In a report sure to further complicate the U.S.-led drive for additional sanctions against Iran, the atomic watchdog agency of the United Nations has given Iran relatively good marks for its recent cooperation in clearing up suspicions over past nuclear work.
"Iran has provided sufficient access to individuals and has responded in a timely manner to questions and provided clarifications and amplifications on issues raised," the International Atomic Energy Agency said.
The report was acquired by a Washington think tank, the Institute for Science and International Security, and released Thursday on its website.
The IAEA said it had been "able to verify the non-diversion of declared nuclear material in Iran." However, the agency warned that its understanding of Iran's current nuclear operations "is diminishing" because of Tehran's earlier decision not to follow a separate IAEA protocol that would permit more extensive inspections. The Vienna-based agency also termed Iran's cooperation "reactive rather than proactive" and said the probe of Tehran's once secret nuclear history would continue. Also worrisome: Media reports suggest that Tehran recently denied IAEA requests to interview at least two Iranians about their nuclear work. That raises concern within the Bush administration that IAEA chief Mohamed ElBaradei, who has suggested that it is unrealistic to bar Iran from uranium enrichment, is too eager to put a positive spin on Iran's cooperation.
In particular, agency investigators are still waiting for Iranian explanations and documents about uranium contamination at a technical university, the operations of a uranium mine, and alleged studies related to atomic weapons research, including high-explosive testing and the design of a missile re-entry vehicle. Just last week, the IAEA received from Iranian officials a copy of a 15-page document laying out how to reduce uranium hexafluoride gas into uranium metal and cast it into hemispheres—in the fashion of a nuclear bomb. Why Iran had not shared the document earlier received no explicit comment.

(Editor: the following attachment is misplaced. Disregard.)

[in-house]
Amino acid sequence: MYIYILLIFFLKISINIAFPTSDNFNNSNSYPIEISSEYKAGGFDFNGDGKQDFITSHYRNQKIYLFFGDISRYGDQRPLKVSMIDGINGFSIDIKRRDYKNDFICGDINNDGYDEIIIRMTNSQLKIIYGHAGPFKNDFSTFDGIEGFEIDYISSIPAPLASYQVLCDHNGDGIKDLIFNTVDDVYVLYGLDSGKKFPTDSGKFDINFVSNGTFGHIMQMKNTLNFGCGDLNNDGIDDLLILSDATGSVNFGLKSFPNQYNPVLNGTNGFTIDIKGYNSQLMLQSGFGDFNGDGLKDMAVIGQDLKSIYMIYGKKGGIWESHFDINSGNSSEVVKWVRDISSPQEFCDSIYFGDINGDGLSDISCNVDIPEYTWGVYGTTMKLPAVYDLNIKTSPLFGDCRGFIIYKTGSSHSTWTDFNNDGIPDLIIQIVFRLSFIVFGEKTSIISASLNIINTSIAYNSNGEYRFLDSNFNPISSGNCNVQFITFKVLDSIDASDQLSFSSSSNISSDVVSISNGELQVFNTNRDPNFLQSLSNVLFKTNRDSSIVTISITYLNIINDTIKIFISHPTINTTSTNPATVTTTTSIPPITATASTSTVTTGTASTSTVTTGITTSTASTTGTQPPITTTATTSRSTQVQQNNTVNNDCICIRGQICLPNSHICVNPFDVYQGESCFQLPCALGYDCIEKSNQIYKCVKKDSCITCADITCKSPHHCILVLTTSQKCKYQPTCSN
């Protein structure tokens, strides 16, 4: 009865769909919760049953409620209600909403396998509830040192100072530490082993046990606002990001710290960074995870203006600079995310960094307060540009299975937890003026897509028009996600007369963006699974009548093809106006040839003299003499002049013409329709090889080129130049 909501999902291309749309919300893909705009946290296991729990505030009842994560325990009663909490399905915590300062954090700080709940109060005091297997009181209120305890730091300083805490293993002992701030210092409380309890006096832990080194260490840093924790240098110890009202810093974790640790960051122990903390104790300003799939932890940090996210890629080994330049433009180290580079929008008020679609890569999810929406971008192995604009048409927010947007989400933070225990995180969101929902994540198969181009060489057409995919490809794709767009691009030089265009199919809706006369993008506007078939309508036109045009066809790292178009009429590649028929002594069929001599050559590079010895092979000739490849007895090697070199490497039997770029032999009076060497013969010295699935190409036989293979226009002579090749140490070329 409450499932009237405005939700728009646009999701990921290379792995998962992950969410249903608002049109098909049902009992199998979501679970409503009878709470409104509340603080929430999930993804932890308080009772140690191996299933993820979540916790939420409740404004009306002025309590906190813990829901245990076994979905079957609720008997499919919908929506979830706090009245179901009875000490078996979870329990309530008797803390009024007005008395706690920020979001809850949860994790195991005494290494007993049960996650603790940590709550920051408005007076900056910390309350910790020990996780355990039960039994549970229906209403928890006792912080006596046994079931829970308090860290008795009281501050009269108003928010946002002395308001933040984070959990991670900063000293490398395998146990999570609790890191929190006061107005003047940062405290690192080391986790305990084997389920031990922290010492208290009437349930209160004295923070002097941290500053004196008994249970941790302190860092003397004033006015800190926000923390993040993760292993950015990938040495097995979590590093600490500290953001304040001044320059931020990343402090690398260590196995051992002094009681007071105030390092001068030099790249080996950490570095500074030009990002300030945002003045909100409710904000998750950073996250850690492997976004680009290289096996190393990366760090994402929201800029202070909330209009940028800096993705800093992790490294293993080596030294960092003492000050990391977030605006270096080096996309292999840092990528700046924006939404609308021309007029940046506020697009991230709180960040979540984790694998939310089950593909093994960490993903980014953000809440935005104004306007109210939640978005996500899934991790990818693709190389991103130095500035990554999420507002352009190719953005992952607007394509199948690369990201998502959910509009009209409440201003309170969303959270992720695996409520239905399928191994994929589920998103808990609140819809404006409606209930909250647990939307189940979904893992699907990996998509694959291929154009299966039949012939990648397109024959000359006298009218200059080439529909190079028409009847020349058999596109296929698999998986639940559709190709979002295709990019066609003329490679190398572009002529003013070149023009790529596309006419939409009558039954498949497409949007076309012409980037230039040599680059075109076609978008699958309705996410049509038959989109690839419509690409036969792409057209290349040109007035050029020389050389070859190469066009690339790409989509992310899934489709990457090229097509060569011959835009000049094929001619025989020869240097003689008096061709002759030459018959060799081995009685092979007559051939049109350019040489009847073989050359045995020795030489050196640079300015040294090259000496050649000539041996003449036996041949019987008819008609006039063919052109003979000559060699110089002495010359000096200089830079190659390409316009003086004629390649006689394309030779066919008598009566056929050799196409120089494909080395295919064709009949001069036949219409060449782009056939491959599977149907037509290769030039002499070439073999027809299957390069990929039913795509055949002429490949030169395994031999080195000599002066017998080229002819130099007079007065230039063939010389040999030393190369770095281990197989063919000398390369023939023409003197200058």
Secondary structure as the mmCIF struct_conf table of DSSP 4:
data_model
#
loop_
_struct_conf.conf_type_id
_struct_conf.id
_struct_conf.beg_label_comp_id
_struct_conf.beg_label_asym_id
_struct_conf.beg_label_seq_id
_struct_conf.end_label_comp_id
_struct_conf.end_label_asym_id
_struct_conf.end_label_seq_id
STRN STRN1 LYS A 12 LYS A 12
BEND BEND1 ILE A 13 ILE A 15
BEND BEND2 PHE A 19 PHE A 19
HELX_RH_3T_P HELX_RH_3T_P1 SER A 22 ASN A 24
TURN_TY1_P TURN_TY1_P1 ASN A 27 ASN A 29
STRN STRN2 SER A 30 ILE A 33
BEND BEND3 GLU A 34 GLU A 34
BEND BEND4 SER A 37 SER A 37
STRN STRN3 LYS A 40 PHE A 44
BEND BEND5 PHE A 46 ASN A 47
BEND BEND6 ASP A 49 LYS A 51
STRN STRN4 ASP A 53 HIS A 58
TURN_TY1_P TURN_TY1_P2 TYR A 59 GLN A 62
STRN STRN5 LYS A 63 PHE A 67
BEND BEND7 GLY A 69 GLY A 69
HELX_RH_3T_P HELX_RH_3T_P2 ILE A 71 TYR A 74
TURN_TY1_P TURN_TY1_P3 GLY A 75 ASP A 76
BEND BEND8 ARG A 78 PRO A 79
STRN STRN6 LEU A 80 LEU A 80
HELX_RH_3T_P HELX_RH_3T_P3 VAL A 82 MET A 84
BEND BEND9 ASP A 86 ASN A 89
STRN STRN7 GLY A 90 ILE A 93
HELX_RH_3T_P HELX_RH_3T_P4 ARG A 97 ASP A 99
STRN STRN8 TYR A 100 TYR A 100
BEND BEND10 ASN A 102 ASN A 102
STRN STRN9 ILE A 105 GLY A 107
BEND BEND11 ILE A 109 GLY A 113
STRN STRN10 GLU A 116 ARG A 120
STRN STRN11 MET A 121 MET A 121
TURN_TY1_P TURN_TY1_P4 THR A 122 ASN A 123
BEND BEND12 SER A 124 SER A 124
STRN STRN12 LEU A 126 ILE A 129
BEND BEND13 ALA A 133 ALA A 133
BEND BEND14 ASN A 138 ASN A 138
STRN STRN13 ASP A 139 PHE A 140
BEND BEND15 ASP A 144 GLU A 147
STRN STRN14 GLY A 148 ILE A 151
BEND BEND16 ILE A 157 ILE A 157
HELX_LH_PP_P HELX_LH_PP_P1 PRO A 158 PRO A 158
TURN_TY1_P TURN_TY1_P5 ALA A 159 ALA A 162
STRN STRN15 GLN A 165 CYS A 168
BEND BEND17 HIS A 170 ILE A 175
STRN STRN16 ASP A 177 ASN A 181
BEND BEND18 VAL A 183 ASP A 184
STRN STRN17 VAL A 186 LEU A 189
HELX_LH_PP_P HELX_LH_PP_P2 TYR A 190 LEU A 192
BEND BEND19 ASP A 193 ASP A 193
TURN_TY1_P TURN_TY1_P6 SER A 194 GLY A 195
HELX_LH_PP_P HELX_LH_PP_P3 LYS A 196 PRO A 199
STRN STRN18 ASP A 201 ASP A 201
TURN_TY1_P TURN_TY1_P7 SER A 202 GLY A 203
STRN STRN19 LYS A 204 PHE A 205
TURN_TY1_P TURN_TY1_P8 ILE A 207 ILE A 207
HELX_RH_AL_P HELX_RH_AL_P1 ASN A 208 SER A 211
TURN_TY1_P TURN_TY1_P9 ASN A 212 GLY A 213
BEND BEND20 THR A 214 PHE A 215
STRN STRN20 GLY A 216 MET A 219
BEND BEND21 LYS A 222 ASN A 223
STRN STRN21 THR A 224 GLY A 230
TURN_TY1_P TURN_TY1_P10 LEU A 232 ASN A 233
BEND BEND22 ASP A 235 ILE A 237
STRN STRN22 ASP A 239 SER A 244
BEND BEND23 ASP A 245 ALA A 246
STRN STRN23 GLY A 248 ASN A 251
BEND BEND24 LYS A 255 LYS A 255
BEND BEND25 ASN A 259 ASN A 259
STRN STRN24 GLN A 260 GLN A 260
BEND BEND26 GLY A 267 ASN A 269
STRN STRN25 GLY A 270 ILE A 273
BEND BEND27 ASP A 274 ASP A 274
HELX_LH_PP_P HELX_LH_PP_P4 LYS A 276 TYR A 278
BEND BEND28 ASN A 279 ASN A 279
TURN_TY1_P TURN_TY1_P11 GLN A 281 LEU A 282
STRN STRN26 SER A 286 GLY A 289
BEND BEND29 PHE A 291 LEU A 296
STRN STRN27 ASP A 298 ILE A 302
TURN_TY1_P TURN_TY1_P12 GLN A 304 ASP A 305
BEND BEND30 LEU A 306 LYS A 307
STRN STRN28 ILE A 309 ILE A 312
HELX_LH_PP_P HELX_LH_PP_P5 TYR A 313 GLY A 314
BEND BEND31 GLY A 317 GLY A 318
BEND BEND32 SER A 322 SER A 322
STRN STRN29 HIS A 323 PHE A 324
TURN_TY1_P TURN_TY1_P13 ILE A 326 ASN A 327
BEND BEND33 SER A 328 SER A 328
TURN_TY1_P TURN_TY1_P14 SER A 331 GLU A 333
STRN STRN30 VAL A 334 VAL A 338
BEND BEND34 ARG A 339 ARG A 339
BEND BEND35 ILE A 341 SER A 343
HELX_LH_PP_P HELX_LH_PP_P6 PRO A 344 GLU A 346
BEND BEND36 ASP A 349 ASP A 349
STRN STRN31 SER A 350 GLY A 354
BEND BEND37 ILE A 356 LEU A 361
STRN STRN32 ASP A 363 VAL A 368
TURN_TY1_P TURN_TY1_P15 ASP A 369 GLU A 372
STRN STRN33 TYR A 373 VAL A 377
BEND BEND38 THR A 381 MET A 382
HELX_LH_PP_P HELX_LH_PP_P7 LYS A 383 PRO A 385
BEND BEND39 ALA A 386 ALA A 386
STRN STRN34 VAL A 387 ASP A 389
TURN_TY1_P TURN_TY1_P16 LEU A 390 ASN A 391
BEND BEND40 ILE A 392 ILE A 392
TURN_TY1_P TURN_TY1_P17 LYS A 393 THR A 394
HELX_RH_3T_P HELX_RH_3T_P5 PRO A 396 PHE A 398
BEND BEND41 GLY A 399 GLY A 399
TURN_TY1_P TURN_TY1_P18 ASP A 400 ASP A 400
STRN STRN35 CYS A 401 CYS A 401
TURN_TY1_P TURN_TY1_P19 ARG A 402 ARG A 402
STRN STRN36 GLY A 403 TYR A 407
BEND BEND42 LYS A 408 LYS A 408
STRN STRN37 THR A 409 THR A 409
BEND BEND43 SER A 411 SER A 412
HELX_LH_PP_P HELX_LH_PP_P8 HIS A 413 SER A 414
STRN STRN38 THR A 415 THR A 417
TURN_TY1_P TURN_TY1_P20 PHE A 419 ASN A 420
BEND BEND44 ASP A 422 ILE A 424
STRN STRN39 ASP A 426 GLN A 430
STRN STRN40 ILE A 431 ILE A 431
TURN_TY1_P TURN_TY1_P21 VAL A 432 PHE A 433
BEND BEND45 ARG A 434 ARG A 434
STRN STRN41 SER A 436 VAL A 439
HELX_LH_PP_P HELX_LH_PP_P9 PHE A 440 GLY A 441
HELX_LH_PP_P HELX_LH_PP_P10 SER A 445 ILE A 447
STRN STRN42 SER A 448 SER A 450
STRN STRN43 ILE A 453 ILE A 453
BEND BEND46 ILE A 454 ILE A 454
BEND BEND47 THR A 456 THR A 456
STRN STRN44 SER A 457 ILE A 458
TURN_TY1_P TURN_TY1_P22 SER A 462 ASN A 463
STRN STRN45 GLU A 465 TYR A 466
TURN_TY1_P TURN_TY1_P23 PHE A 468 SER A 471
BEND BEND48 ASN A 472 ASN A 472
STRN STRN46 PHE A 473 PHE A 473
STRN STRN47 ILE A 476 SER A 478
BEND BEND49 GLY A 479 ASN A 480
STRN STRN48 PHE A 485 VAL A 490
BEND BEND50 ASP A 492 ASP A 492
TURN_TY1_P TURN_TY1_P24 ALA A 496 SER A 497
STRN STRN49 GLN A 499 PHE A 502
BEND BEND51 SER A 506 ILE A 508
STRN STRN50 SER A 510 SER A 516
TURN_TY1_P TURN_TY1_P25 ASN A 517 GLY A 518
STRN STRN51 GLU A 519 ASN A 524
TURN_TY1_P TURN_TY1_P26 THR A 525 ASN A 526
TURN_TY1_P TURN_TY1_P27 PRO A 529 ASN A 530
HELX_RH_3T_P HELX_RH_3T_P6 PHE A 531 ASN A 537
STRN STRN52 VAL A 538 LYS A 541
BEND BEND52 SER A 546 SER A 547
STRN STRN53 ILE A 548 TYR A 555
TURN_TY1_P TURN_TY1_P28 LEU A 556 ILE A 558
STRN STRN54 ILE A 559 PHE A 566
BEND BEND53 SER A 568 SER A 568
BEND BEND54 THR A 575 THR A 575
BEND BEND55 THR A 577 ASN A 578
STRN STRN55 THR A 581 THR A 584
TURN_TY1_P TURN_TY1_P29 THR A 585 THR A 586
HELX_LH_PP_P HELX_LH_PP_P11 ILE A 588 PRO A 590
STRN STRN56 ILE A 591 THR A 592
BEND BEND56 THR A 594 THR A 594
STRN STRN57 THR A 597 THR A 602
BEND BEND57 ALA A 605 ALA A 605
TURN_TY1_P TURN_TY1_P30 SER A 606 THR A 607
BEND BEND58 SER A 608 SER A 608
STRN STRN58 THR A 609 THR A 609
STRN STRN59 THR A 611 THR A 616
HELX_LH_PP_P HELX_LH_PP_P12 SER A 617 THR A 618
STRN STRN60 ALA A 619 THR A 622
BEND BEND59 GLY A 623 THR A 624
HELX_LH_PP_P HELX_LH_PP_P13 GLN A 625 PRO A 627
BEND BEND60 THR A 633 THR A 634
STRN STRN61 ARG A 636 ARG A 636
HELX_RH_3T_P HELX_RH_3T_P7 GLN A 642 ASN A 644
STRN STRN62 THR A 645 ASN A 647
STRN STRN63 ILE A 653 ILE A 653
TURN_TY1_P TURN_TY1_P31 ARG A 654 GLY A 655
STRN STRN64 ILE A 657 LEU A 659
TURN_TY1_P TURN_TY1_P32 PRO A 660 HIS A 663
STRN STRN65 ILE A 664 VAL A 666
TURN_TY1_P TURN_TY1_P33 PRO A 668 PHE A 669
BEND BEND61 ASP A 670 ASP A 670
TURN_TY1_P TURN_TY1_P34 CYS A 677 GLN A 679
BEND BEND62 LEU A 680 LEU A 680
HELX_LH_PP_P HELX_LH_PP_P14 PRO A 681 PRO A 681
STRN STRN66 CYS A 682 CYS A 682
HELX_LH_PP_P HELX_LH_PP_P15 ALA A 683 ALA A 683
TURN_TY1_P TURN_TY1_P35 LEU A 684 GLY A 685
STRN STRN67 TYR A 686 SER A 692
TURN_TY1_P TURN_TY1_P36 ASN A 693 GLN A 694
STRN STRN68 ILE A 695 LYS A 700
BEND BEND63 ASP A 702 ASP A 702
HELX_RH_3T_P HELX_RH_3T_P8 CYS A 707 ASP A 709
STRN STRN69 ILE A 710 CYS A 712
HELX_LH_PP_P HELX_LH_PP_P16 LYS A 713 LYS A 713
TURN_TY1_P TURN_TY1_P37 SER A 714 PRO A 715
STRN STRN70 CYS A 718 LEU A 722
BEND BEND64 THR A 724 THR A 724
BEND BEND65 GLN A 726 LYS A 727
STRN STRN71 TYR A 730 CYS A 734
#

The Bush administration and most of its European allies say the report will not prevent them from seeking a third, tougher round of sanctions at the U.N. Security Council.
The British Foreign Office called on Tehran to "come clean" on unresolved issues "without delay." White House spokeswoman Dana Perino said, "We believe that collective cooperation is not good enough .... And unfortunately, this report makes clear that Iran seems uninterested in working with the rest of the world."
But Russia and China, which have resisted more sanctions and cited the new Iranian-IAEA cooperation as a reason to show patience, are likely to seize on the report to buttress their stand.
Skeptics believe that Iran has released documents bit by bit as part of an effort to delay more international penalties—and to split Russia and China from the West, if possible. Iran said the report shows that new sanctions would be illegal and that the accusations against it are "baseless."
The report was unequivocal in verifying that despite Security Council demands to the contrary, Iran is proceeding with uranium enrichment and construction of a heavy-water production plant, which would supply a heavy-water reactor capable of producing plutonium. The IAEA found that Iran had installed nearly 3,000 centrifuges at its main uranium enrichment plant as of November 3.
A group of six countries is seeking talks with Iran—but only if it first suspends work on making nuclear fuel. Iran refuses. British Prime Minister Gordon Brown said earlier this week that without a "positive outcome" from the IAEA report and another one from the European Union, he would advocate harsher sanctions, including hitting Iran's oil, gas, and financial sectors.
China, though, is believed to be delaying the next meeting of diplomats from the six countries—perhaps a sign of the sluggish diplomacy to come.